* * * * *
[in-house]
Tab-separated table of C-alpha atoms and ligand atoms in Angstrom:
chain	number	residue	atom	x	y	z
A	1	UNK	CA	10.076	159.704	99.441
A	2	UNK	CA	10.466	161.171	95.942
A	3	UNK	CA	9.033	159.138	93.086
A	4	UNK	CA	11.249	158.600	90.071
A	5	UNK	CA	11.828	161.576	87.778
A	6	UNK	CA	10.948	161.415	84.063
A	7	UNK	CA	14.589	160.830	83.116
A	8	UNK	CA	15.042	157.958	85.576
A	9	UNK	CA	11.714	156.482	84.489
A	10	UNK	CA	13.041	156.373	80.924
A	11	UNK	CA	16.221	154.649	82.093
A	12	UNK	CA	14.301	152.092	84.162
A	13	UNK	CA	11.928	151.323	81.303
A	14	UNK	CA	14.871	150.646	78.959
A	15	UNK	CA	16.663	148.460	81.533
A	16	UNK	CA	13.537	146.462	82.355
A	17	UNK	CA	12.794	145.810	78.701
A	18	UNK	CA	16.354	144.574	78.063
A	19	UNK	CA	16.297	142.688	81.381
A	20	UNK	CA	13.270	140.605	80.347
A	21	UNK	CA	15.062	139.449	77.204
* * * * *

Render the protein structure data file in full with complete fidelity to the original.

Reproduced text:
[in-house]
Tab-separated table of C-alpha atoms and ligand atoms in Angstrom:
chain	number	residue	atom	x	y	z
A	1	UNK	CA	10.076	159.704	99.441
A	2	UNK	CA	10.466	161.171	95.942
A	3	UNK	CA	9.033	159.138	93.086
A	4	UNK	CA	11.249	158.600	90.071
A	5	UNK	CA	11.828	161.576	87.778
A	6	UNK	CA	10.948	161.415	84.063
A	7	UNK	CA	14.589	160.830	83.116
A	8	UNK	CA	15.042	157.958	85.576
A	9	UNK	CA	11.714	156.482	84.489
A	10	UNK	CA	13.041	156.373	80.924
A	11	UNK	CA	16.221	154.649	82.093
A	12	UNK	CA	14.301	152.092	84.162
A	13	UNK	CA	11.928	151.323	81.303
A	14	UNK	CA	14.871	150.646	78.959
A	15	UNK	CA	16.663	148.460	81.533
A	16	UNK	CA	13.537	146.462	82.355
A	17	UNK	CA	12.794	145.810	78.701
A	18	UNK	CA	16.354	144.574	78.063
A	19	UNK	CA	16.297	142.688	81.381
A	20	UNK	CA	13.270	140.605	80.347
A	21	UNK	CA	15.062	139.449	77.204